What Was Eating Away at This Young Woman’s Sternum?

27-year-old Amber was worried her chest pain was a sign of cancer. What the MRI revealed threw her—and her doctor—for a loop.

Amber*, a 27-year-old ESL tutor, is adventurous and loves to travel, but COVID-19 put all her plans on hold. (* Identifying details have been changed.) She spent most of last summer at her home in Phoenix, Arizona, with her two kittens. In early July, her lower back started to hurt—a return, Amber thought, of a chronic problem she’d dealt with years before. Then she started feeling pain in the front of her chest that flared up whenever she moved. She was also sweating in her sleep, waking up soaked in the middle of the night. She initially blamed it on the Arizona climate. But as the weeks went by, her discomfort worsened.

In August, Amber found a hard, swollen lump in the upper area of her sternum, or breastbone. When she asked her physician friends about it, their responses were carefully neutral. “I knew that meant it could be something bad,” she says. Worried it was a tumour, she finally made an appointment with her doctor. A chest X-ray revealed signs of inflammation in her sternum, and blood work showed high inflammatory markers. An injury or infection could cause these test results; so could the cancer Amber feared. Her doctor scheduled an MRI for a better picture of what was going on.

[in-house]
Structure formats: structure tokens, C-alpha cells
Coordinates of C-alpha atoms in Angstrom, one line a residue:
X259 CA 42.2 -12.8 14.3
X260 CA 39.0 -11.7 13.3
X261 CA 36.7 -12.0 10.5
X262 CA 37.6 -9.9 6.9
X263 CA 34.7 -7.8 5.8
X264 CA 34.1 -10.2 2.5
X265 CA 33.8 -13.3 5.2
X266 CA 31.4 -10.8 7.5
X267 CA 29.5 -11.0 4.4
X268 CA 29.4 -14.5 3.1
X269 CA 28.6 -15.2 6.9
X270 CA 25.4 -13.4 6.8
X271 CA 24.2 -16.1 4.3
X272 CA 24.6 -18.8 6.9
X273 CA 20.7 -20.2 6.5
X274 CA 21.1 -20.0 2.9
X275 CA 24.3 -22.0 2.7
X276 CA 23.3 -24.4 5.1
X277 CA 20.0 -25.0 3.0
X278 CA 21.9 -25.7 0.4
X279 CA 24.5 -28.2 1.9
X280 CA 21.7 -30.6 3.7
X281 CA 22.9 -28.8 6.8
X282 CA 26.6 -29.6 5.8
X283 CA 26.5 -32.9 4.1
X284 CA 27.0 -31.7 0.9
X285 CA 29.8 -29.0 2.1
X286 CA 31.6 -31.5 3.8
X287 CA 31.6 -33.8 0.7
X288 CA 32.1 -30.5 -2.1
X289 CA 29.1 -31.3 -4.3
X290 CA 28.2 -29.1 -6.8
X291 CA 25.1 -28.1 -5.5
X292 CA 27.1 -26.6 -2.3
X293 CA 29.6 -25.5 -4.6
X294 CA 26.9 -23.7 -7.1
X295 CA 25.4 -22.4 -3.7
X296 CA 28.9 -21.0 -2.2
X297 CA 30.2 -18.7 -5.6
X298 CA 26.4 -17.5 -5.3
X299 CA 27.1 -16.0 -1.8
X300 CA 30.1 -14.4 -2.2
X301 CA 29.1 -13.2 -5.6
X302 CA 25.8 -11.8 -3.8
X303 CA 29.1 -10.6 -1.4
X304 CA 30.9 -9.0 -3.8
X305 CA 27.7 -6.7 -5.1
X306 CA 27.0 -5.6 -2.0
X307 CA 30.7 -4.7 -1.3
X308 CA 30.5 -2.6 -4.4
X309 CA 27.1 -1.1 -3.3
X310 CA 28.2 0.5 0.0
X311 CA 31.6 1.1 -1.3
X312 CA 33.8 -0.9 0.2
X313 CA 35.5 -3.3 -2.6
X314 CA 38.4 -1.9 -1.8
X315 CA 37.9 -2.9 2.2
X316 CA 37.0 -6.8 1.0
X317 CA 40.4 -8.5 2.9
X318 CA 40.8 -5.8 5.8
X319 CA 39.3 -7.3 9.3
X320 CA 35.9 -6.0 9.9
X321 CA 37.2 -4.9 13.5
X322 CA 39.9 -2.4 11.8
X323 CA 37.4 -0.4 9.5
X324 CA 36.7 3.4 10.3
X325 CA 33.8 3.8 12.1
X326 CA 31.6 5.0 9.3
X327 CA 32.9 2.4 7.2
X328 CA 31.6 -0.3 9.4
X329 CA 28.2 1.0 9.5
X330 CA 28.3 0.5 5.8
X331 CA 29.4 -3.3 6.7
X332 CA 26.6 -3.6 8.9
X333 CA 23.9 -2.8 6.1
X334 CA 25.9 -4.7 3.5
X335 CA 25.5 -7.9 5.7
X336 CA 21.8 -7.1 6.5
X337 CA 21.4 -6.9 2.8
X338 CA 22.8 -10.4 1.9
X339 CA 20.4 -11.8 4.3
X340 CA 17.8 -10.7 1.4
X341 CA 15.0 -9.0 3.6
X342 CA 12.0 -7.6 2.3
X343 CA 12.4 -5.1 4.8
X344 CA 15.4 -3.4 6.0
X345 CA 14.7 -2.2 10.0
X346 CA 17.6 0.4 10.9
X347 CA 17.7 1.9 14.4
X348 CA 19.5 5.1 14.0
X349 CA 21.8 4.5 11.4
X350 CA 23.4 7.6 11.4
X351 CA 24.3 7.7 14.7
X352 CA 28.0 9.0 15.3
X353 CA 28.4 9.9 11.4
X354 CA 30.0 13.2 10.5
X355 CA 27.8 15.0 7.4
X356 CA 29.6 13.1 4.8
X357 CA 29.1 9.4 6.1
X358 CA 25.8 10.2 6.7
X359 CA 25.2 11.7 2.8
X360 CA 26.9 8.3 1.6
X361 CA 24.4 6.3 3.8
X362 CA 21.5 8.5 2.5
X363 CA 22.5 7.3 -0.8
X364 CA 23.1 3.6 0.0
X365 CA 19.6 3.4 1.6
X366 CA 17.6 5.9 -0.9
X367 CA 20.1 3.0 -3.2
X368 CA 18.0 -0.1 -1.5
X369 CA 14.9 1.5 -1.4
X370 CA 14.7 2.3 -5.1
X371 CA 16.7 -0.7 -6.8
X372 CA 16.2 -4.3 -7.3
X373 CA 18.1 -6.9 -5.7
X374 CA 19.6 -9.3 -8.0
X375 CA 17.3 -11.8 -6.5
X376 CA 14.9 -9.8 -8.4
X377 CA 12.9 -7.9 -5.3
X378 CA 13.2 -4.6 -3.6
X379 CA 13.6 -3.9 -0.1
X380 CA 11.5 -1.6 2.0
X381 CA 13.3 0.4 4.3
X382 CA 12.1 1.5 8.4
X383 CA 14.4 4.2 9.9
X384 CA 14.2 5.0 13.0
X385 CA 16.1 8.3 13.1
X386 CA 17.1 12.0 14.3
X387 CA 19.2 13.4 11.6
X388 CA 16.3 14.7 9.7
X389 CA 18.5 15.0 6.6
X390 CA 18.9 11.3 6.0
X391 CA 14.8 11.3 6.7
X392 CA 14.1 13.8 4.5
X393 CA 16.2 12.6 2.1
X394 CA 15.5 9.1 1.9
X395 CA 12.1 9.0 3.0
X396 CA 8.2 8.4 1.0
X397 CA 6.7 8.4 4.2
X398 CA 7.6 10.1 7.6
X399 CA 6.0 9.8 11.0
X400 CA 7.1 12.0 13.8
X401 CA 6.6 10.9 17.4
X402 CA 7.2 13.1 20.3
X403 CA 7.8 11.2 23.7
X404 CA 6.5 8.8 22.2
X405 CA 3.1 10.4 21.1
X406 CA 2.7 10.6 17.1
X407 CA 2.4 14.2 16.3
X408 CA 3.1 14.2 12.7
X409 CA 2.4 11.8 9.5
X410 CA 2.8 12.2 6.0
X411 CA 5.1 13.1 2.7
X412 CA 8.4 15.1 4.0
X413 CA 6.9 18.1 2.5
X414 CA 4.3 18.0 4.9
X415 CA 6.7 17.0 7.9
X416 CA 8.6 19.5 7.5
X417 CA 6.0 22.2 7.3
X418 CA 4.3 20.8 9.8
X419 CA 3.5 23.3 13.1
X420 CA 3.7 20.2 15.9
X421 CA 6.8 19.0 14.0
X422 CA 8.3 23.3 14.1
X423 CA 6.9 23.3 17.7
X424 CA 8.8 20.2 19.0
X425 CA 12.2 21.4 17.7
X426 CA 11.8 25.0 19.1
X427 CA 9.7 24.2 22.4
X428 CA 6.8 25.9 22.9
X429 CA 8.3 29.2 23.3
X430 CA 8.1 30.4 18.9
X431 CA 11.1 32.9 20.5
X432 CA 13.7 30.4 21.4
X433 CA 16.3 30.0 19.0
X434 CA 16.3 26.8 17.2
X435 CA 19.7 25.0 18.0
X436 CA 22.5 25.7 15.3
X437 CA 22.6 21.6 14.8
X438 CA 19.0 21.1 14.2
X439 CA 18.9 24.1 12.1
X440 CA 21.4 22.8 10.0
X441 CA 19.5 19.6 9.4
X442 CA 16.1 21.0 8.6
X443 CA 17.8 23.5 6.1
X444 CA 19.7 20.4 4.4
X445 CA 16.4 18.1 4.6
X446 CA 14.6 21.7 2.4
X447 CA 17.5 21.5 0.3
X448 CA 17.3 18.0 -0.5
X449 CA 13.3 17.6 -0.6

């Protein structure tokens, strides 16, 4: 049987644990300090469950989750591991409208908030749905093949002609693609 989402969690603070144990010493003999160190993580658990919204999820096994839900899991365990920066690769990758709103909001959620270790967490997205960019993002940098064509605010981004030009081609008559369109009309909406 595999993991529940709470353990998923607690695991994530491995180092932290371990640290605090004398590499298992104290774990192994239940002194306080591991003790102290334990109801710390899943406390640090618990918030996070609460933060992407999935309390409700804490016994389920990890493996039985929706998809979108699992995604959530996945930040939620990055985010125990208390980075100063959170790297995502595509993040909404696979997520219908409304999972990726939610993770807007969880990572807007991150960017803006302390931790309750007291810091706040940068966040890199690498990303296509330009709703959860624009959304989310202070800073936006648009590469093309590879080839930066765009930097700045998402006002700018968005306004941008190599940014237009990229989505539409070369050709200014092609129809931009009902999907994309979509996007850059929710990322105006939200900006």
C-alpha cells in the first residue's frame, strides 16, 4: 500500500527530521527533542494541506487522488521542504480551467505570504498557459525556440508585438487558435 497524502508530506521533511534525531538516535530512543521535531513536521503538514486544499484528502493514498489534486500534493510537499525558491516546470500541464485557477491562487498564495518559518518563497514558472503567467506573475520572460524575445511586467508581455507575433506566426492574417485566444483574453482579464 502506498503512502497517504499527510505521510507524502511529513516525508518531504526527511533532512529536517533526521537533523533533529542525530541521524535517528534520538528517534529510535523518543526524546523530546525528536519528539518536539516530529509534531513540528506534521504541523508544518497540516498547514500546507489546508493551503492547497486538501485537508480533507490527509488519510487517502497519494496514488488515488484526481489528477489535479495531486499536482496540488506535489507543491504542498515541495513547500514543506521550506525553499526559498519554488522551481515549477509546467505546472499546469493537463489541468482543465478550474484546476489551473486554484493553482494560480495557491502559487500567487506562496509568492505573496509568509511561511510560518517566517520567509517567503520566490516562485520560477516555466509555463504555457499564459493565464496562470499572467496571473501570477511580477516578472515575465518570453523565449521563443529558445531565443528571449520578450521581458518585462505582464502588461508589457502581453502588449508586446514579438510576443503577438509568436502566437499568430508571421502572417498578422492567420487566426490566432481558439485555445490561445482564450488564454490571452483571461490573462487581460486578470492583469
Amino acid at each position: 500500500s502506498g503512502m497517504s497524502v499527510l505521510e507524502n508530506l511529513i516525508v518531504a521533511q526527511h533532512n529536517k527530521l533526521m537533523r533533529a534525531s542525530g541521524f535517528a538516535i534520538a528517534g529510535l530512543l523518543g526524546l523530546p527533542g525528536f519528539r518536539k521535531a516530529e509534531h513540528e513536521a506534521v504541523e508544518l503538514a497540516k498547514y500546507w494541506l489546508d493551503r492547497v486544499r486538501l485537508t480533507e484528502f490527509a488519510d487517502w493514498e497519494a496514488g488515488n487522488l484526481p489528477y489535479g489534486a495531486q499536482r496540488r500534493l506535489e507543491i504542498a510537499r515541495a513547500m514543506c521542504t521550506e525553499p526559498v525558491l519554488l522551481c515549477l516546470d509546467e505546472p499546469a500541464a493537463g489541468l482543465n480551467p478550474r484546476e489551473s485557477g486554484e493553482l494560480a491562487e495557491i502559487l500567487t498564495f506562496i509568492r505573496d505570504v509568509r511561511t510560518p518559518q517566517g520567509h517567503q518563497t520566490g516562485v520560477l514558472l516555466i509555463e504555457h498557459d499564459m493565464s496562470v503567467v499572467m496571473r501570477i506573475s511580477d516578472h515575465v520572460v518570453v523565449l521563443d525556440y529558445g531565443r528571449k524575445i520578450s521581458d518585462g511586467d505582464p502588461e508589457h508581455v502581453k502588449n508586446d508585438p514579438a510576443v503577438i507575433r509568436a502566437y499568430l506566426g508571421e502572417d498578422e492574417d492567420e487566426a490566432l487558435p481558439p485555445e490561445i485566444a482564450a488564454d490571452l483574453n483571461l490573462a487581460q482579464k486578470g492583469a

While Amber waited two weeks for the MRI appointment, the soreness made breathing difficult. Simple tasks became almost impossible. “Leaning over to tie my shoes caused pain in my chest and back,” she says. “It was immobilizing me.” She steeled herself for the news that she had some kind of malignant mass, but the MRI instead showed that something, likely bacteria, was eating away at the bone in a sternum joint. Amber was at risk of sepsis, a life-threatening reaction to an untreated bacterial infection.

“My grandpa died from sepsis, so I knew it was scary,” she says. Her doctor recommended going to the ER at the local Mayo Clinic for IV antibiotics and a bone biopsy to confirm the infection.

After looking at Amber’s CT scan, internist Dr. Umesh Sharma expected to see a patient with a badly infected breastbone. He was less certain after he examined her. “Typically, when you have infection in any joint or skin, it gets red, hot, swollen and painful,” he says. “It was painful, but didn’t have the red-hotness. That made us ask, is there something we’re missing?”

Sharma was hesitant to treat for infection if he wasn’t completely sold on the diagnosis. Biopsies involve extracting infected tissue with a needle to verify the infection and identify the type of bacteria—and intravenous antibiotics can last six to eight weeks. Sharma consulted with orthopaedic physicians at the Mayo Clinic. They felt that since the lump wasn’t deep, a biopsy, if needed, could be handled by the interventional radiology department, where doctors perform procedures while taking images.